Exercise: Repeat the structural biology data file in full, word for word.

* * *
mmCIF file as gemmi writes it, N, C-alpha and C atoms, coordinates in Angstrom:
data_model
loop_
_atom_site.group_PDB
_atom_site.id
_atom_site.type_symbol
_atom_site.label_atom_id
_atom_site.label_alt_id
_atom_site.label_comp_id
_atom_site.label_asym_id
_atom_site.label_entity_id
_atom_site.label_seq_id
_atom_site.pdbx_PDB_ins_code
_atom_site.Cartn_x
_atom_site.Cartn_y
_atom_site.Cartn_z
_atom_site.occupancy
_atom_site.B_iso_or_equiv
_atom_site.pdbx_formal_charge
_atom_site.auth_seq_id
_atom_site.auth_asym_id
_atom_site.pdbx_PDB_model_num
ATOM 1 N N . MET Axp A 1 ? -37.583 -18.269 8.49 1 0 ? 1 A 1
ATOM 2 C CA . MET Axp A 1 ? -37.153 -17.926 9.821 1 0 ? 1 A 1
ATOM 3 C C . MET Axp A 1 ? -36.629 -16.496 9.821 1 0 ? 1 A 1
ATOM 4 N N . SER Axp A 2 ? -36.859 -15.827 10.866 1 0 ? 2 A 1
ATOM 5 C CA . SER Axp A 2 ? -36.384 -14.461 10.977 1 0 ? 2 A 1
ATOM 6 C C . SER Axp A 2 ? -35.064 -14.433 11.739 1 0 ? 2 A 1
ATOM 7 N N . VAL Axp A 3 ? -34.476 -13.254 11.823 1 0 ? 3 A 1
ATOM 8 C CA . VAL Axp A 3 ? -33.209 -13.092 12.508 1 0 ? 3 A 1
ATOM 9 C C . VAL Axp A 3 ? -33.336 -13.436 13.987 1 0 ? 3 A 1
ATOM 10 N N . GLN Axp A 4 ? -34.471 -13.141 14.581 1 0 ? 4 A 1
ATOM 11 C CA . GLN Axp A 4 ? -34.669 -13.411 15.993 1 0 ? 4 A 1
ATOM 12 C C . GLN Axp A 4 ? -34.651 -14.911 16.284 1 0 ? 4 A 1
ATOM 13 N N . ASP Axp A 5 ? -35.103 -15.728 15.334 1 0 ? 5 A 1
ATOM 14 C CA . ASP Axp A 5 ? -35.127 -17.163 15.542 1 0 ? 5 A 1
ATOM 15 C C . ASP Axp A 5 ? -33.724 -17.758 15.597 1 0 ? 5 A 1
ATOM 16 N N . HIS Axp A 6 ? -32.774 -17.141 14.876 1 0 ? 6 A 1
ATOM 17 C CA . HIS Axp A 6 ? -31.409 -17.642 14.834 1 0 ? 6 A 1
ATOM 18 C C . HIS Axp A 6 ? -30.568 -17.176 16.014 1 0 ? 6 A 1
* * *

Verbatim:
mmCIF file as gemmi writes it, N, C-alpha and C atoms, coordinates in Angstrom:
data_model
loop_
_atom_site.group_PDB
_atom_site.id
_atom_site.type_symbol
_atom_site.label_atom_id
_atom_site.label_alt_id
_atom_site.label_comp_id
_atom_site.label_asym_id
_atom_site.label_entity_id
_atom_site.label_seq_id
_atom_site.pdbx_PDB_ins_code
_atom_site.Cartn_x
_atom_site.Cartn_y
_atom_site.Cartn_z
_atom_site.occupancy
_atom_site.B_iso_or_equiv
_atom_site.pdbx_formal_charge
_atom_site.auth_seq_id
_atom_site.auth_asym_id
_atom_site.pdbx_PDB_model_num
ATOM 1 N N . MET Axp A 1 ? -37.583 -18.269 8.49 1 0 ? 1 A 1
ATOM 2 C CA . MET Axp A 1 ? -37.153 -17.926 9.821 1 0 ? 1 A 1
ATOM 3 C C . MET Axp A 1 ? -36.629 -16.496 9.821 1 0 ? 1 A 1
ATOM 4 N N . SER Axp A 2 ? -36.859 -15.827 10.866 1 0 ? 2 A 1
ATOM 5 C CA . SER Axp A 2 ? -36.384 -14.461 10.977 1 0 ? 2 A 1
ATOM 6 C C . SER Axp A 2 ? -35.064 -14.433 11.739 1 0 ? 2 A 1
ATOM 7 N N . VAL Axp A 3 ? -34.476 -13.254 11.823 1 0 ? 3 A 1
ATOM 8 C CA . VAL Axp A 3 ? -33.209 -13.092 12.508 1 0 ? 3 A 1
ATOM 9 C C . VAL Axp A 3 ? -33.336 -13.436 13.987 1 0 ? 3 A 1
ATOM 10 N N . GLN Axp A 4 ? -34.471 -13.141 14.581 1 0 ? 4 A 1
ATOM 11 C CA . GLN Axp A 4 ? -34.669 -13.411 15.993 1 0 ? 4 A 1
ATOM 12 C C . GLN Axp A 4 ? -34.651 -14.911 16.284 1 0 ? 4 A 1
ATOM 13 N N . ASP Axp A 5 ? -35.103 -15.728 15.334 1 0 ? 5 A 1
ATOM 14 C CA . ASP Axp A 5 ? -35.127 -17.163 15.542 1 0 ? 5 A 1
ATOM 15 C C . ASP Axp A 5 ? -33.724 -17.758 15.597 1 0 ? 5 A 1
ATOM 16 N N . HIS Axp A 6 ? -32.774 -17.141 14.876 1 0 ? 6 A 1
ATOM 17 C CA . HIS Axp A 6 ? -31.409 -17.642 14.834 1 0 ? 6 A 1
ATOM 18 C C . HIS Axp A 6 ? -30.568 -17.176 16.014 1 0 ? 6 A 1